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Operations

The Complete Guide to Employee Retention

Disclosure: This content is reader-supported, which means if you click on some of our links that we may earn a commission.

Hiring top-performing employees is only half the battle—the other half is knowing how to retain them long term.

Many companies struggle with reducing employee turnover. They cannot pinpoint reasons that lead to employee departure, making it harder for them to reverse the turnover tide favorably.

As always, Crazy Egg has got your back.

Today, we’ll discuss employee retention, along with a list of carefully curated tips and strategies to help you improve retention and keep your workplace thriving.

Ready?

Why Employee Retention Is So Important

Have you ever walked into a workplace that has more empty chairs than employees? Even imagining it feels depressing. Or one where half the workforce has been there for less than six months?

This signals an employee retention problem within the company, which can hinder its overall growth and progress.

Employee retention indicates an organization’s ability to keep its employees from leaving. You have to repeatedly invest in your employee experience to keep talent content and engaged, keeping employee turnover in check.

Put simply, the higher your employee retention rate, the lower your employee turnover rate. 

But why is employee retention so crucial for an organization’s success? Here are five main reasons why:

1. To Ensure Consistency

You cannot have a thriving company culture if your work environment is practically a revolving door with employees coming and going every other week.

Your business will lack momentum. Managers will be forced to spend significant time training new employees instead of focusing on larger goals. Employees won’t give their best. 

On the other hand, the longer your employees stay at the job, the more experienced and skilled they get. This will eventually translate to greater ROI as quality employees mean quality work, which means happier clients.

2. To Create a Healthy Corporate Culture

Experts have found that great coworkers are the number one thing people like about their job. 

This also means your company culture will take a serious hit if your employees cannot develop strong bonds with other team members. But how is one supposed to establish camaraderie when your coworkers keep quitting?

We aren’t saying losing employees to other opportunities from time to time is always bad. It’s totally okay–and expected! The problem arises when this becomes the rule rather than the exception.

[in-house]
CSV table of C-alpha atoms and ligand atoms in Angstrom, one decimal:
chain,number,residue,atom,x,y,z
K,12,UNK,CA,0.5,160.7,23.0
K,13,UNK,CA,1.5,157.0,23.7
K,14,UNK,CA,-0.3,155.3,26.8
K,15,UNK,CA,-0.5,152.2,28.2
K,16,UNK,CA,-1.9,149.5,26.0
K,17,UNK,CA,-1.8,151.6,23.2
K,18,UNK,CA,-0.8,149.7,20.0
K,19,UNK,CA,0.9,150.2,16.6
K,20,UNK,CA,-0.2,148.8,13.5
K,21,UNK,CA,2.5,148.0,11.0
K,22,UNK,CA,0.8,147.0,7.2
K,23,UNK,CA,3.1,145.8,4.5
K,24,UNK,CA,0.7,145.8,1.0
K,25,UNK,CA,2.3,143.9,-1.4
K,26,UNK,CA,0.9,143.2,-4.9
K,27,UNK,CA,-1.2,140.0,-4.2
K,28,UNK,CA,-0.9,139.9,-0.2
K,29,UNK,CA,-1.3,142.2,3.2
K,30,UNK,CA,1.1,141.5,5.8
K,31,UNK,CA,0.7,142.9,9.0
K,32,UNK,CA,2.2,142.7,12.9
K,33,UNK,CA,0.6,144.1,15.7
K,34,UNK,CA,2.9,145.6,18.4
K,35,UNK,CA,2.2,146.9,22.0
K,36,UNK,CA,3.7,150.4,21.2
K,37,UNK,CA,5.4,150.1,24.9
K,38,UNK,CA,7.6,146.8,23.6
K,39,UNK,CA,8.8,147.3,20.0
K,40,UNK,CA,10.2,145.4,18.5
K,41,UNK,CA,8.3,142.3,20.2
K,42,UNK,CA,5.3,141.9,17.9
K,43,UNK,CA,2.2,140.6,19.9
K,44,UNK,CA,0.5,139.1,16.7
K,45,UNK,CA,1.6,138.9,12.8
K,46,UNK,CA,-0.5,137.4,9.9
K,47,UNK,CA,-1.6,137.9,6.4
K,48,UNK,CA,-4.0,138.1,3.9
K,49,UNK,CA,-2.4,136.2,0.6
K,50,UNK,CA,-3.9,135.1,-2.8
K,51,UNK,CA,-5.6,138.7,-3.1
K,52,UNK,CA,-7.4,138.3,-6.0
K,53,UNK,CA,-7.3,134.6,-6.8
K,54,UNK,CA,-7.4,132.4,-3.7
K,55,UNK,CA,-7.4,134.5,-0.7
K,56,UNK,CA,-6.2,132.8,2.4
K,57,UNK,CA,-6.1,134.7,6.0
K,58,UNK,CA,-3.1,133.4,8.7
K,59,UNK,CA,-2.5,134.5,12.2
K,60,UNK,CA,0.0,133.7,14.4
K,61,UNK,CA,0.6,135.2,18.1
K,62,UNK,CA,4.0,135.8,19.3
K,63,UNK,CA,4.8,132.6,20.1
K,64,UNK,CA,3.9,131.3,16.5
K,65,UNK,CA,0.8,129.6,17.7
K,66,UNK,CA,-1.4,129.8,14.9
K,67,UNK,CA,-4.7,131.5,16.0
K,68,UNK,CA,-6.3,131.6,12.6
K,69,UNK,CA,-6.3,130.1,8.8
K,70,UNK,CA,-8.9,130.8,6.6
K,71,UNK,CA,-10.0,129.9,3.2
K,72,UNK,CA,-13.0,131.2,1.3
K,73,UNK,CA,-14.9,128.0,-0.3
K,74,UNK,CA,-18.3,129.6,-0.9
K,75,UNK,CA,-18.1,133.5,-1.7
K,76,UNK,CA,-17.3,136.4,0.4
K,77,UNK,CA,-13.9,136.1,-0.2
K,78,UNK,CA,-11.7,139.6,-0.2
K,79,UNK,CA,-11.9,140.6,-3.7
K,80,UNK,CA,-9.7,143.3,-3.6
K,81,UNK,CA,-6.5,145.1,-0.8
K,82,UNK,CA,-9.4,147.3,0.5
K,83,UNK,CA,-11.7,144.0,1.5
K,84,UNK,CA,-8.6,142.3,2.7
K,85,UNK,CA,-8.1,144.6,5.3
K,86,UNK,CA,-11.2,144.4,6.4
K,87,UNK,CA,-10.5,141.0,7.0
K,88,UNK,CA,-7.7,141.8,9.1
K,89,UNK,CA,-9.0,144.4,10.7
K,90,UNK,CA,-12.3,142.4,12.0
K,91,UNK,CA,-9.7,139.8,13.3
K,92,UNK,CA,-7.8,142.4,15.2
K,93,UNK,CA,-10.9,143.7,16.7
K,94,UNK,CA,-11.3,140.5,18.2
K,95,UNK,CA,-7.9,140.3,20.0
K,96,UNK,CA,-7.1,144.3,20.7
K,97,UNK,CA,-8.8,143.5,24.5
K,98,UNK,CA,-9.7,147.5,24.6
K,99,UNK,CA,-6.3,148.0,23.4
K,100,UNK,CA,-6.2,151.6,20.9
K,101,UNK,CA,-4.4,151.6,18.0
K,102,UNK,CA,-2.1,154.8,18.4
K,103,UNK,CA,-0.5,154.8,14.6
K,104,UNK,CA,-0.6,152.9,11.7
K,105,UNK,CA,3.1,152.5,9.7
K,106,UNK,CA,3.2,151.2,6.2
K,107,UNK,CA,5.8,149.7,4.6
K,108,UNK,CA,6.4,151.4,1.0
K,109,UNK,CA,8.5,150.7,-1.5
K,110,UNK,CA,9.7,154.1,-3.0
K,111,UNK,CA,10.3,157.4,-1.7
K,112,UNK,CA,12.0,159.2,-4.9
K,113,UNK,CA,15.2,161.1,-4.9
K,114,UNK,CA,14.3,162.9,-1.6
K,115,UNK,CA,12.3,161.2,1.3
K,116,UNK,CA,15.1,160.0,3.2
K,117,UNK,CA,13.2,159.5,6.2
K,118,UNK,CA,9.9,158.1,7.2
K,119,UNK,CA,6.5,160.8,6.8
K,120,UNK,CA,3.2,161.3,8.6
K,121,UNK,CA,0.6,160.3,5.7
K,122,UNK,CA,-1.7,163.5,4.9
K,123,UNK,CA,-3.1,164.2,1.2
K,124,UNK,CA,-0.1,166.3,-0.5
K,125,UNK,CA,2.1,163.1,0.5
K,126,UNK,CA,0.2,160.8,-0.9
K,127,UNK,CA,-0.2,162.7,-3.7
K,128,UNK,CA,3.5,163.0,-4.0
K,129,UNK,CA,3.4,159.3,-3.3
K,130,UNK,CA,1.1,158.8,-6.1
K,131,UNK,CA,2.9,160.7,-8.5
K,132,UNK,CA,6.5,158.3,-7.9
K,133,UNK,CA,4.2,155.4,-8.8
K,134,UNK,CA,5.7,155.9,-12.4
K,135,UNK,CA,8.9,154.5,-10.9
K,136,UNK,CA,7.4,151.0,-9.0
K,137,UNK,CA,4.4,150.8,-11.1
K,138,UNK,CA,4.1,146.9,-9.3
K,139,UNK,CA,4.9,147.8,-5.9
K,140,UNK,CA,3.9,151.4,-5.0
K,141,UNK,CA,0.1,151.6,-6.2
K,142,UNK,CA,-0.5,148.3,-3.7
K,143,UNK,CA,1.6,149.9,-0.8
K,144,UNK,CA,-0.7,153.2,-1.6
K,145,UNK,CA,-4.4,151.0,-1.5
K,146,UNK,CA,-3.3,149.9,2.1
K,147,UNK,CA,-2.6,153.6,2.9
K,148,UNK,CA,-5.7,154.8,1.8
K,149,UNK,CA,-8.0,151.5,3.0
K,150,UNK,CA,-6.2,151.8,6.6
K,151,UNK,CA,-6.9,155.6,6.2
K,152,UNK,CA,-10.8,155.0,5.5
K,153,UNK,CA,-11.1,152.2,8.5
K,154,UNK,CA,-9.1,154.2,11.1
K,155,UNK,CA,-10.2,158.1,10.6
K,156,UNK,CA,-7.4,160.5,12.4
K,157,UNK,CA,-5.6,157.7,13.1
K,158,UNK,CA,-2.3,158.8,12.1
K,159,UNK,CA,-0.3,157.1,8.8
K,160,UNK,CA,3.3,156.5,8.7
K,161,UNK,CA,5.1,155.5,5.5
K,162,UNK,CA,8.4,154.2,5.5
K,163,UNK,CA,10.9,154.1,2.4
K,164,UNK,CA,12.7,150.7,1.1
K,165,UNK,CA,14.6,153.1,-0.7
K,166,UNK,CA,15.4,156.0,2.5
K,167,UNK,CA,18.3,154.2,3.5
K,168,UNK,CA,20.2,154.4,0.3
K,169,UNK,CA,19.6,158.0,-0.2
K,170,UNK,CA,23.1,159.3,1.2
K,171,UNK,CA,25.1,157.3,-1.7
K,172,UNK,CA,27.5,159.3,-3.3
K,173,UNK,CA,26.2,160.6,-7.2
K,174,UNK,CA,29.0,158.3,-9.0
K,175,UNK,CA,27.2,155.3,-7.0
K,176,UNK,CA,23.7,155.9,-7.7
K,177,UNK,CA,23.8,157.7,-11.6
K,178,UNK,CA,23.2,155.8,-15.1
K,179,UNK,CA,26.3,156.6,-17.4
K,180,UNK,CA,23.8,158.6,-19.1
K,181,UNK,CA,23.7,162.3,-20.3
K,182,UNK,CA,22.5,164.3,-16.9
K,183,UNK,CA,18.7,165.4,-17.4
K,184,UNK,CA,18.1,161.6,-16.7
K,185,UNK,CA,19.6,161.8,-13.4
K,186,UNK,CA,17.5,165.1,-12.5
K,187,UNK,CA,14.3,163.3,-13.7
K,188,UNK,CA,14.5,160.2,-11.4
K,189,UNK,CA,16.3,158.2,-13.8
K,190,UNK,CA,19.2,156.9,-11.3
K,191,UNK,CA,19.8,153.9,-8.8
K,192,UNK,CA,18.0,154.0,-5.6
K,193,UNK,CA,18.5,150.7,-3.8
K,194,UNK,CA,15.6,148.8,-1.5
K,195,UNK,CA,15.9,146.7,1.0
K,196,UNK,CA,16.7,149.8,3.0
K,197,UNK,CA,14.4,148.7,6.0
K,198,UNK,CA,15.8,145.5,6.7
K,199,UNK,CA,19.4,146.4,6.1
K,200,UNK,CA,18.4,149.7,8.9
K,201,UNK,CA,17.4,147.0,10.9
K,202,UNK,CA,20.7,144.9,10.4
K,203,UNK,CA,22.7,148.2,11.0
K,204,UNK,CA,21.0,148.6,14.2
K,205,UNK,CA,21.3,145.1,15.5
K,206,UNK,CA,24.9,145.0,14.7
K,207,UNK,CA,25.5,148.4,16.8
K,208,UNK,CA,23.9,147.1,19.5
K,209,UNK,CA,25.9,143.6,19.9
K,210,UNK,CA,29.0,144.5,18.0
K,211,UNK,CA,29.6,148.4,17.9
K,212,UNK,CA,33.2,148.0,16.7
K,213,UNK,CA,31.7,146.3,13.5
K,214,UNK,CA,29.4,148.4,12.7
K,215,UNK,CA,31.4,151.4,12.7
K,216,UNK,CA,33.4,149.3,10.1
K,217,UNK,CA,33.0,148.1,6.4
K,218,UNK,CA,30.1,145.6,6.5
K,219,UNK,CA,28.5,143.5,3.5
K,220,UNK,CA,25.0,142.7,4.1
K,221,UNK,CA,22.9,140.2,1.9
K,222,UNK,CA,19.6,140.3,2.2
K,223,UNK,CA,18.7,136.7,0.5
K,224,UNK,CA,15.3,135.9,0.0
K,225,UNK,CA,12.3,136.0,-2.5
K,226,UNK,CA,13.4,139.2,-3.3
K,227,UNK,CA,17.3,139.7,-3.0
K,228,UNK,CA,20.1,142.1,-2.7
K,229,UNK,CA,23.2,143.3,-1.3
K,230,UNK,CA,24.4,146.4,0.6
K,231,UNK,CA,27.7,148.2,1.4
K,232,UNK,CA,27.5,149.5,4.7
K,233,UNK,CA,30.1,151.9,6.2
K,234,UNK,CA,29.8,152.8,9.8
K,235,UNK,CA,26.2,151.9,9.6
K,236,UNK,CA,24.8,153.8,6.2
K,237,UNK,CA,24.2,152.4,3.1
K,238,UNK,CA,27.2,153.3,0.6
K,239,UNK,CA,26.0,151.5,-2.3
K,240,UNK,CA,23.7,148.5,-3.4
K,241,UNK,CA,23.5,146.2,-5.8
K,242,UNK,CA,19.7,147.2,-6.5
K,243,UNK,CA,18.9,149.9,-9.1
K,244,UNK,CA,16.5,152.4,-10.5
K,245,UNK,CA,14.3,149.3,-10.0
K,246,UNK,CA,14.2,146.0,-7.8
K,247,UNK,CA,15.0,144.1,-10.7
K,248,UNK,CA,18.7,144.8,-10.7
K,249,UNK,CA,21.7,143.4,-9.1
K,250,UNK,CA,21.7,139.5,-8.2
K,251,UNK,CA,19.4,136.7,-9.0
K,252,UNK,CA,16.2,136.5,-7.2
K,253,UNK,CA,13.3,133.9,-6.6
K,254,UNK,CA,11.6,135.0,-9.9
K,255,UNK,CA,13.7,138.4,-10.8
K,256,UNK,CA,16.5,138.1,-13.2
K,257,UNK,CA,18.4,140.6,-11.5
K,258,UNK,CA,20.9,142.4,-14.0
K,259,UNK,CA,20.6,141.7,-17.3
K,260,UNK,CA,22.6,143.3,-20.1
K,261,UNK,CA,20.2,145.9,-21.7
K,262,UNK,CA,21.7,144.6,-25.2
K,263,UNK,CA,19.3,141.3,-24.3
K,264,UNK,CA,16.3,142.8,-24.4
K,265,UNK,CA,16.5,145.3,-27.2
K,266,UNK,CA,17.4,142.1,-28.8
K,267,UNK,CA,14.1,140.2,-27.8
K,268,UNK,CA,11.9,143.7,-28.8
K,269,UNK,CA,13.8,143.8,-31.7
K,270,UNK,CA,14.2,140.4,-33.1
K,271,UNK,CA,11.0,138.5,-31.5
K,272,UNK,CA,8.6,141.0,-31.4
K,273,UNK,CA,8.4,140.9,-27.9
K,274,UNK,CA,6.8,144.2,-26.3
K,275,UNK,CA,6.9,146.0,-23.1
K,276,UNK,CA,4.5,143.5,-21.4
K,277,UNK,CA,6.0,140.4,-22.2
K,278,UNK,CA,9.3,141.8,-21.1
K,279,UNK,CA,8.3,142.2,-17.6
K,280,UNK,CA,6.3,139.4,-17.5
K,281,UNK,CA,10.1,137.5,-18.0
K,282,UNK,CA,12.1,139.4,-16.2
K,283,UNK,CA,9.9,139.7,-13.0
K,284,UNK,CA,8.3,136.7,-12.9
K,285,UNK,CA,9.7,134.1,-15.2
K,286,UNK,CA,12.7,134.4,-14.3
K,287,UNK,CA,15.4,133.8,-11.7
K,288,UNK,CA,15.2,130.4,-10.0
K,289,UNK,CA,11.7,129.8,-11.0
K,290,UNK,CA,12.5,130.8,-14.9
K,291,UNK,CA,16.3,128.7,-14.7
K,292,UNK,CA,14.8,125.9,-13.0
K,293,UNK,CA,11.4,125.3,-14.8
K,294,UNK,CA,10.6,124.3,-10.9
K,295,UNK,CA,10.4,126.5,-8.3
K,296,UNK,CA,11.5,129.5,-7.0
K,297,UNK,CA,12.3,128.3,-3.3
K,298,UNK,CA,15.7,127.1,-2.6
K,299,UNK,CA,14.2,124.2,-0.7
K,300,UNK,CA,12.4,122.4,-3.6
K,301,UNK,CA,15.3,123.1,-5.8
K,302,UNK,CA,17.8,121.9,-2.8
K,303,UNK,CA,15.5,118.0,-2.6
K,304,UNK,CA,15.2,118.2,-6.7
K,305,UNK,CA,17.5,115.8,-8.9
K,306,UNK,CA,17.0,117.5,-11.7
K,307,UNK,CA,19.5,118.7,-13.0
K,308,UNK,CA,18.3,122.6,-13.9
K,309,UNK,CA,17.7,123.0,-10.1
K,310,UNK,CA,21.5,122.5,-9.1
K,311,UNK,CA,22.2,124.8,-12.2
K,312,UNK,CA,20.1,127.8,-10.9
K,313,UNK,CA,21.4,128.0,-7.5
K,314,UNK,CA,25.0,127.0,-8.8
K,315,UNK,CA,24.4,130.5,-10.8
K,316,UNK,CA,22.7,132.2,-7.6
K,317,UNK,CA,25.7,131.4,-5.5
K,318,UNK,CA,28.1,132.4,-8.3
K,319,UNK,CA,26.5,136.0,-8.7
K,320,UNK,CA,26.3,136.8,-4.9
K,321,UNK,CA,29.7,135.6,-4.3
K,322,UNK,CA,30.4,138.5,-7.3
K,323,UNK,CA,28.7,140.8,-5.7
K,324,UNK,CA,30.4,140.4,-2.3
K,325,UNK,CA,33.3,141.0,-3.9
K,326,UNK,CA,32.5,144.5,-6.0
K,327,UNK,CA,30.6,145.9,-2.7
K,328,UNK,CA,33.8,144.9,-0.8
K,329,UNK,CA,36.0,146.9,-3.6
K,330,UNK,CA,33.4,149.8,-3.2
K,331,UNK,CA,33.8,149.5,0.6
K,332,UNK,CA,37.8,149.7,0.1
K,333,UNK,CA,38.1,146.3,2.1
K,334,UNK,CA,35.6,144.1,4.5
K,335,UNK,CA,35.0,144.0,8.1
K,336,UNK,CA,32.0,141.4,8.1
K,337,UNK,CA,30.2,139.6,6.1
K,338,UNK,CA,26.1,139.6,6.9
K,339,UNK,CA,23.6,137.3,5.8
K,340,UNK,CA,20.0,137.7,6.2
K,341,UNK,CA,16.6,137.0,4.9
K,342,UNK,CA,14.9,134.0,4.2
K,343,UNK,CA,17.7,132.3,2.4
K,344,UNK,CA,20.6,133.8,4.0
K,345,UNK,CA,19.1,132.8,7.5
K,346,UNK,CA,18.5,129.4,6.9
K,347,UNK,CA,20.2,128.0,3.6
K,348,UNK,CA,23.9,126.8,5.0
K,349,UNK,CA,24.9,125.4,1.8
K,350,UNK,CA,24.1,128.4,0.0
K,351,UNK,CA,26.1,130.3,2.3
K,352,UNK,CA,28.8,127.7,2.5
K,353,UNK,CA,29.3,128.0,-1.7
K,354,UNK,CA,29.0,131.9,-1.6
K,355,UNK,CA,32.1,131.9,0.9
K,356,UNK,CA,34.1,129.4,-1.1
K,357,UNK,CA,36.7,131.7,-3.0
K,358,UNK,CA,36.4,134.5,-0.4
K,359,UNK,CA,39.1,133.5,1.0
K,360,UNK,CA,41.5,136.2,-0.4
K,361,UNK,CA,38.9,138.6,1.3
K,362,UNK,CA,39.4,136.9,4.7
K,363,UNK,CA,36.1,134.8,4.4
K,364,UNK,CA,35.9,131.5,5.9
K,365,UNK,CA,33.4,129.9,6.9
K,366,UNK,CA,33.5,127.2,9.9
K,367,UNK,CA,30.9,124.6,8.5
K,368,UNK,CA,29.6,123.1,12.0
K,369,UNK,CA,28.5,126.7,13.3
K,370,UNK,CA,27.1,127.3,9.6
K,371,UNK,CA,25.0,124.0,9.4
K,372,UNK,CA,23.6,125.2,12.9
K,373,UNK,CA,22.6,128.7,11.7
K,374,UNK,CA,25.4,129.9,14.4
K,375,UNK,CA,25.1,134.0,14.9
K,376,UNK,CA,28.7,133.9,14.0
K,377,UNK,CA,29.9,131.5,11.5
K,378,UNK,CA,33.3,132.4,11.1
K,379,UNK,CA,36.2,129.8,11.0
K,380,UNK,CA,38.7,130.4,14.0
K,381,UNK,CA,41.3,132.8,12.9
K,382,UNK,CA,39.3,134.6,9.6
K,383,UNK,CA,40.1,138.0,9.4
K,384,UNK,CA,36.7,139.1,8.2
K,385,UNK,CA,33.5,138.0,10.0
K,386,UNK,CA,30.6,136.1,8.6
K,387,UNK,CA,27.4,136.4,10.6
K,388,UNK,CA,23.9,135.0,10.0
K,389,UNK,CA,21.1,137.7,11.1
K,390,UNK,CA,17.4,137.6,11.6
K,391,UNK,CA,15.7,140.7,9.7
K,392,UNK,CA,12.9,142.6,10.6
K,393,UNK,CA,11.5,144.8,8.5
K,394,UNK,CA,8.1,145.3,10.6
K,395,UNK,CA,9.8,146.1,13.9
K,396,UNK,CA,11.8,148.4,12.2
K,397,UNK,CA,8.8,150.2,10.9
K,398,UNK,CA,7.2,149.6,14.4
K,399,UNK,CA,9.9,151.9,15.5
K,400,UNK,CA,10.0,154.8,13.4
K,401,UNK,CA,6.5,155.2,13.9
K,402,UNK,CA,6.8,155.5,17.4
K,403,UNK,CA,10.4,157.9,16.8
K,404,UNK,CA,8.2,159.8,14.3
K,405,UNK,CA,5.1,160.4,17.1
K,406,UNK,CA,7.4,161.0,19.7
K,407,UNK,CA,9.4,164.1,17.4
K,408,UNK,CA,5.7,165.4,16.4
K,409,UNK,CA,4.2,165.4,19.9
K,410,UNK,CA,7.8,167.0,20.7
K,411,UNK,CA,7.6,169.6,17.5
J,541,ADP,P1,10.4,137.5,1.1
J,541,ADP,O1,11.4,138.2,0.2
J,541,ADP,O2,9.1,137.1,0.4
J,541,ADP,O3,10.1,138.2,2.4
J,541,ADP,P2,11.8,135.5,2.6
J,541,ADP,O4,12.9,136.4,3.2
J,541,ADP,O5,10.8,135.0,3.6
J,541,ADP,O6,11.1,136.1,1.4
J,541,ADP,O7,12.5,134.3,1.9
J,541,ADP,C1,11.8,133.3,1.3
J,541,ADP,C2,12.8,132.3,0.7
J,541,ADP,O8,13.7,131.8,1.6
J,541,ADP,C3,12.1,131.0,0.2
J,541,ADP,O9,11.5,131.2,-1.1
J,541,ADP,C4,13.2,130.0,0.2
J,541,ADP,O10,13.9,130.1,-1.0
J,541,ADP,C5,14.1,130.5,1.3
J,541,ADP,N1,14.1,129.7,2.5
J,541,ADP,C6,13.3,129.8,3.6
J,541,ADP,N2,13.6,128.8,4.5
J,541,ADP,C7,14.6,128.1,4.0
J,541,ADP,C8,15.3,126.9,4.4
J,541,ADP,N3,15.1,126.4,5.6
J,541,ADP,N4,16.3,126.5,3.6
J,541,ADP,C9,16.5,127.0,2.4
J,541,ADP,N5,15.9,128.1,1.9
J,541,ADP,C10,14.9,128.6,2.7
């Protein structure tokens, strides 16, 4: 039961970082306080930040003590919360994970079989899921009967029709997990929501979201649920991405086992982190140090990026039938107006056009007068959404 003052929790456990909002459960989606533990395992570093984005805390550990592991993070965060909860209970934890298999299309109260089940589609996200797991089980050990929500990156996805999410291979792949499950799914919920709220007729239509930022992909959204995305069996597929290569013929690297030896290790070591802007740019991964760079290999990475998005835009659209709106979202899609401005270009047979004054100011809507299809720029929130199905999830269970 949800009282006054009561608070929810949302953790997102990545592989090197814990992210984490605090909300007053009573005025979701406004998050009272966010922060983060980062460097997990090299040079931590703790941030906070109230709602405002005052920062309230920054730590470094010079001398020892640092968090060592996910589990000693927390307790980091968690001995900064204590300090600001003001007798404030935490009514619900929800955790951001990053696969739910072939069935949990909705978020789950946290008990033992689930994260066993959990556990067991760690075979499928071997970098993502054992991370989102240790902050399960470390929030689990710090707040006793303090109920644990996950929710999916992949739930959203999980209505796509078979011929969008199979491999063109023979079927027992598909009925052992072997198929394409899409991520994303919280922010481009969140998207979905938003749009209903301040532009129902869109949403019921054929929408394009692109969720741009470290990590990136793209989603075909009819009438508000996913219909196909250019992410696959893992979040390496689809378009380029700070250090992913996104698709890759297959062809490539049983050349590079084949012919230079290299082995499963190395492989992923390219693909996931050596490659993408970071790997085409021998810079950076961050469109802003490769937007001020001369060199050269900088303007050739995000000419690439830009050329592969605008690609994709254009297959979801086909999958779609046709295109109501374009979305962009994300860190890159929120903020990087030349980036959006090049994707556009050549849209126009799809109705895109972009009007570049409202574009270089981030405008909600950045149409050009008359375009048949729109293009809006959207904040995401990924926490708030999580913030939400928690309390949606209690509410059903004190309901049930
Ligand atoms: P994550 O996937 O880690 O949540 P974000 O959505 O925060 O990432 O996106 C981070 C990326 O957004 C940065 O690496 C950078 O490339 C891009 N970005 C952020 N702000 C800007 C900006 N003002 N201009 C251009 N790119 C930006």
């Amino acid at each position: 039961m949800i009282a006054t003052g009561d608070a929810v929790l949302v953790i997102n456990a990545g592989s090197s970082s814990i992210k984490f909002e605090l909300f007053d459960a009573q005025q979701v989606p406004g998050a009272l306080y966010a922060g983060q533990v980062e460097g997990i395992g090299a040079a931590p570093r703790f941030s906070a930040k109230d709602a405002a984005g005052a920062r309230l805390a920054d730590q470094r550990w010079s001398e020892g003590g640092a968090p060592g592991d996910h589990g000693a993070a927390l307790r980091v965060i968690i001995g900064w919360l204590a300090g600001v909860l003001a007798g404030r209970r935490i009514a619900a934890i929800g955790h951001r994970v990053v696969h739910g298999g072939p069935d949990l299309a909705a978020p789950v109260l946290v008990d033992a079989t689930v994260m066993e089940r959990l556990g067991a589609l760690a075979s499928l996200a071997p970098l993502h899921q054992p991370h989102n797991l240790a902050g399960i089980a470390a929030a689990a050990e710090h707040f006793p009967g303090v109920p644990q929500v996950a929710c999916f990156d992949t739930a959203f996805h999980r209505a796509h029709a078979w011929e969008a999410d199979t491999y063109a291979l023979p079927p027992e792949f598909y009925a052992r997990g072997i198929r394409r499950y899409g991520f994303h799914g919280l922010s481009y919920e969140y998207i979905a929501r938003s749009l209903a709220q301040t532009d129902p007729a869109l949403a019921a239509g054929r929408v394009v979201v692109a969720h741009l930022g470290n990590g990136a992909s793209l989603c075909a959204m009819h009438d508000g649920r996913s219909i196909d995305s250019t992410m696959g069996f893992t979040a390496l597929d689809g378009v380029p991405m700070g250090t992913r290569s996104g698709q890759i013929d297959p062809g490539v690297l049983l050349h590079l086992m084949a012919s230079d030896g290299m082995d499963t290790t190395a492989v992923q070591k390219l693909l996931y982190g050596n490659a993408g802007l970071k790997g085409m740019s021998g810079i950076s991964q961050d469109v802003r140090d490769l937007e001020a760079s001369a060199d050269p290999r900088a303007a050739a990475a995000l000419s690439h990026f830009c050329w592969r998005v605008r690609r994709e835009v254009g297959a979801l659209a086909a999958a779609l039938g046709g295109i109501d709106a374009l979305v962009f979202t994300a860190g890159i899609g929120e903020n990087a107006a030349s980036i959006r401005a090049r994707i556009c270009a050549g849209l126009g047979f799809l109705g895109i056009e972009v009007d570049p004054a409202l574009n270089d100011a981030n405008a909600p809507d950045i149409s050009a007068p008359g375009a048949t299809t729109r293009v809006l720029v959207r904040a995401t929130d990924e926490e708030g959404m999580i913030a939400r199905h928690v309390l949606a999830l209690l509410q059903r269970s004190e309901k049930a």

Employee retention encourages camaraderie among co-workers. The more the camaraderie, the quicker your employees will help each other out and extend necessary support. 

In short, employees like to work at places where they like and enjoy their colleagues and have a comfortable work environment.

3. To Improve Employee Morale

Seeing your work friends and peers leave over and over creates a poor work environment. It’s why low employee retention impacts your workforce’s overall morale negatively.

However, if you prioritize employee retention and build a team of dedicated and confident employees, you’ll find your workforce:

  • Becoming more comfortable and less stressed
  • Having a stronger sense of belonging and community
  • Developing better coworkers relationships
  • Contributing more to company culture and facilitating business growth 
  • Enjoying long-term success and working hard 

Plus, when an employee feels valued, they are less likely to look for other job opportunities. 

4. To Reduce Acquisition and Training Time

Anyone in the human resources department knows that high turnover eats time and kills productivity.

The whole hiring process can be very tedious: Find new candidates who are qualified and reliable. Set up multiple interviews. Offers and negotiations. Spend another few days onboarding the employees. Wait another two weeks before they can start. Then spend days or weeks training new employees.

Too. Much. Work.

Contrarily, if you focus on retaining employees, you can cut down on time spent on the above tasks and instead focus your energy on something else—more productive tasks that aid your business’s growth.

Employee retention can also help you acquire new employees. 

You see, retention boosts morale, which makes your employees happy and satisfied. And when your employees are happy, they turn into an effective in-house referral tool that can bring you a steady stream of quality candidates.

It’s a win-win situation for you.

5. To Save Money